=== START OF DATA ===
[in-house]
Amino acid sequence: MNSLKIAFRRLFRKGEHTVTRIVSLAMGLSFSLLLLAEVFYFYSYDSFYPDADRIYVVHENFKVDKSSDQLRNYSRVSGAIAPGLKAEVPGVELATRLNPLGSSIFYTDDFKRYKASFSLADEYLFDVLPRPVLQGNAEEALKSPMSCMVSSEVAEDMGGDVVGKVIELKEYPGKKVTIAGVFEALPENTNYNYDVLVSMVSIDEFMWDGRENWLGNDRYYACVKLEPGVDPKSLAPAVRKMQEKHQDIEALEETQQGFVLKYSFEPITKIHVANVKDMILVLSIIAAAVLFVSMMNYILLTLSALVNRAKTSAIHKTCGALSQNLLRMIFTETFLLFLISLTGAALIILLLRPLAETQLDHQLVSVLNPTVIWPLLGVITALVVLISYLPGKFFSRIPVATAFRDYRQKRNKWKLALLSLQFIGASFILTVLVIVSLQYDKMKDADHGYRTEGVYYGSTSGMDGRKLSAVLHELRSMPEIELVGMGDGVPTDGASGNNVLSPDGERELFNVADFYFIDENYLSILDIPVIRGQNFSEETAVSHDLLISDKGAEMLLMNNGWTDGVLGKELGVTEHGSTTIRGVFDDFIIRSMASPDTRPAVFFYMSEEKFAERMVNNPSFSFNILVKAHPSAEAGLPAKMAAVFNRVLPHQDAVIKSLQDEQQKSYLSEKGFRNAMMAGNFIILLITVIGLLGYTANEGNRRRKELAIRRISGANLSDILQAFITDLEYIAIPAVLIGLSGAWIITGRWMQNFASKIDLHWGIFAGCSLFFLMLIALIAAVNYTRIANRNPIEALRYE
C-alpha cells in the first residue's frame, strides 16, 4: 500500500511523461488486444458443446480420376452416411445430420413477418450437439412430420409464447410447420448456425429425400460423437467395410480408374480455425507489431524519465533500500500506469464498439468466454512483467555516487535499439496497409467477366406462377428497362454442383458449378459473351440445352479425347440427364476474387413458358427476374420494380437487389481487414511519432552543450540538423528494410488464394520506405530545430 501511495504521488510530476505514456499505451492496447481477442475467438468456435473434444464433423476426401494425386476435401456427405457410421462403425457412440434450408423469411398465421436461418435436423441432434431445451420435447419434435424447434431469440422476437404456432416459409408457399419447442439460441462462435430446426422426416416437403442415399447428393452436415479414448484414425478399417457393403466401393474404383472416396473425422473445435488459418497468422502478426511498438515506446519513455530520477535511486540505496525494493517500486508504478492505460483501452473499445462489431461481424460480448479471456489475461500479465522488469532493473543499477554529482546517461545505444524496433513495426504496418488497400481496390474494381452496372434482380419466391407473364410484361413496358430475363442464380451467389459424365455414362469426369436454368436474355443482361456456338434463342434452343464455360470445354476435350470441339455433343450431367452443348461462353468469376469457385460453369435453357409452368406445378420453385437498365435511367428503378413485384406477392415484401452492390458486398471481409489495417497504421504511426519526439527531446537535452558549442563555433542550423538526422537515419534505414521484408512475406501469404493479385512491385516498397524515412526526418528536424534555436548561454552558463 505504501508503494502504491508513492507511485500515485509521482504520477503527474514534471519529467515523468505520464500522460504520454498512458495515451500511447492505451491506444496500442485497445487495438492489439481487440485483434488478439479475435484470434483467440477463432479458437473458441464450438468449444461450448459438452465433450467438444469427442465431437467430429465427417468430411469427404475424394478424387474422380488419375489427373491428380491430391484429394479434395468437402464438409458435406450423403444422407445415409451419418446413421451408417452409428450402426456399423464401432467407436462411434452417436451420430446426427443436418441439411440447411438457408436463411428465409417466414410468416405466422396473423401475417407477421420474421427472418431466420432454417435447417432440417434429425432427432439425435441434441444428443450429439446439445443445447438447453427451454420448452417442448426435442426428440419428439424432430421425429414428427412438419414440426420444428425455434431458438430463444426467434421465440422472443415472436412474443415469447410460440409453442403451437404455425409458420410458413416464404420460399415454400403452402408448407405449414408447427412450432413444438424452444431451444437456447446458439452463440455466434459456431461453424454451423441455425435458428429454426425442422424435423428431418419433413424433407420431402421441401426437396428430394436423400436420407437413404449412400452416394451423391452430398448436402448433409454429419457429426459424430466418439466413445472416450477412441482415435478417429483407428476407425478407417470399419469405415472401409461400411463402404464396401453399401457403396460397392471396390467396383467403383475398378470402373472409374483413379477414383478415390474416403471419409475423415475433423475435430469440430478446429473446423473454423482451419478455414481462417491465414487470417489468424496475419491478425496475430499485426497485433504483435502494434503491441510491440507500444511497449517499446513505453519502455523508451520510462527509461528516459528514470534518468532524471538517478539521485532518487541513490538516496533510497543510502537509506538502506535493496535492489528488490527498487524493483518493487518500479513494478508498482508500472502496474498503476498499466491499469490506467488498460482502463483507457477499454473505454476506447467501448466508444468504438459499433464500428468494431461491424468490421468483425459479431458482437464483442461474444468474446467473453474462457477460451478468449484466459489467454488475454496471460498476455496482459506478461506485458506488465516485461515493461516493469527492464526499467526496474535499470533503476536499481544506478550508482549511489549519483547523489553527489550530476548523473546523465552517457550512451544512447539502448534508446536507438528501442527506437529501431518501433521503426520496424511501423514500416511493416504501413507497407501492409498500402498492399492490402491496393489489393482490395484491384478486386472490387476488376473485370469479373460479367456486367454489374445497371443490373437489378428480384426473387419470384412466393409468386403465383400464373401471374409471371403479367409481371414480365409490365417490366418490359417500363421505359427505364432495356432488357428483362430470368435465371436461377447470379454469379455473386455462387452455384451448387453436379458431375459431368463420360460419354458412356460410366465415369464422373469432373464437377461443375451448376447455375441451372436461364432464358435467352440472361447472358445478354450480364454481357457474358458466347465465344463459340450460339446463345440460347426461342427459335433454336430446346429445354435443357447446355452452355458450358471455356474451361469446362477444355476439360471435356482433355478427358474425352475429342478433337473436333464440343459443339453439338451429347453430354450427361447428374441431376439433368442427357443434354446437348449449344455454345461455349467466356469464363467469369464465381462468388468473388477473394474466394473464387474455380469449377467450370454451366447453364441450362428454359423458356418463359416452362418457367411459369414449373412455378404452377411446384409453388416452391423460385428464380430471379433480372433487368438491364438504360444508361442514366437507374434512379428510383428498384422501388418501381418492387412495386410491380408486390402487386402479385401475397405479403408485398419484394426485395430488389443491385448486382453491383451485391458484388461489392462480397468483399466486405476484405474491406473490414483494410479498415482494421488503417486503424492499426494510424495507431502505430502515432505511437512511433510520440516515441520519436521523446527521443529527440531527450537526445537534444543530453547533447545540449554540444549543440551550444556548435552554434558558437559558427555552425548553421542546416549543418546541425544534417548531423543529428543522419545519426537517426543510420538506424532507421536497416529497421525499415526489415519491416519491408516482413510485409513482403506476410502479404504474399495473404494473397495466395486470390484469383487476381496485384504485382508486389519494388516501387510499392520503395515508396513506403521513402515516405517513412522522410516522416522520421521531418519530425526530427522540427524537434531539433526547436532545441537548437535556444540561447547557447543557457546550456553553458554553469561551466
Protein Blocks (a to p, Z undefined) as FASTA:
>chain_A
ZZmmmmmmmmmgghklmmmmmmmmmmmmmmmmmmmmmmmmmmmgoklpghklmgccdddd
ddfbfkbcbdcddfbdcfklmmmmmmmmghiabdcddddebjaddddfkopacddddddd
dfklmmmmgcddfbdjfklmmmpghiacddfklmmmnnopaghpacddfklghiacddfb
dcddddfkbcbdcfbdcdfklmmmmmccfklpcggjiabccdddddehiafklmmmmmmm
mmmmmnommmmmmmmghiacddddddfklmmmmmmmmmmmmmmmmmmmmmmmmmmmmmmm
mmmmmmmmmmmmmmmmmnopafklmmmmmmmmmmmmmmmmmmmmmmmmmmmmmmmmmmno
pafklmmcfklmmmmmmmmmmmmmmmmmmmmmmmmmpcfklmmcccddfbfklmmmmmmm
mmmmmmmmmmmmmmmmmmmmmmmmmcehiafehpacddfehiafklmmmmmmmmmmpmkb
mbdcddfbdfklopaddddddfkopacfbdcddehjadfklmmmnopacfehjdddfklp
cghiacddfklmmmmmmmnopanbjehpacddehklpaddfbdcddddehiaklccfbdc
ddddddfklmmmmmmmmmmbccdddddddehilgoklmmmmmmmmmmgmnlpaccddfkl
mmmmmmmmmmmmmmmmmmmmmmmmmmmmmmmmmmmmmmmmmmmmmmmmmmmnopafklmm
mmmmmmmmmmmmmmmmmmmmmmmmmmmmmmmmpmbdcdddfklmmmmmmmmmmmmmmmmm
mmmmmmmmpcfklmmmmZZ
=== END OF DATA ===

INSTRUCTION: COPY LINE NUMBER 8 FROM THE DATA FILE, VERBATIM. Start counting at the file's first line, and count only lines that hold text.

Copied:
dfklmmmmgcddfbdjfklmmmpghiacddfklmmmnnopaghpacddfklghiacddfb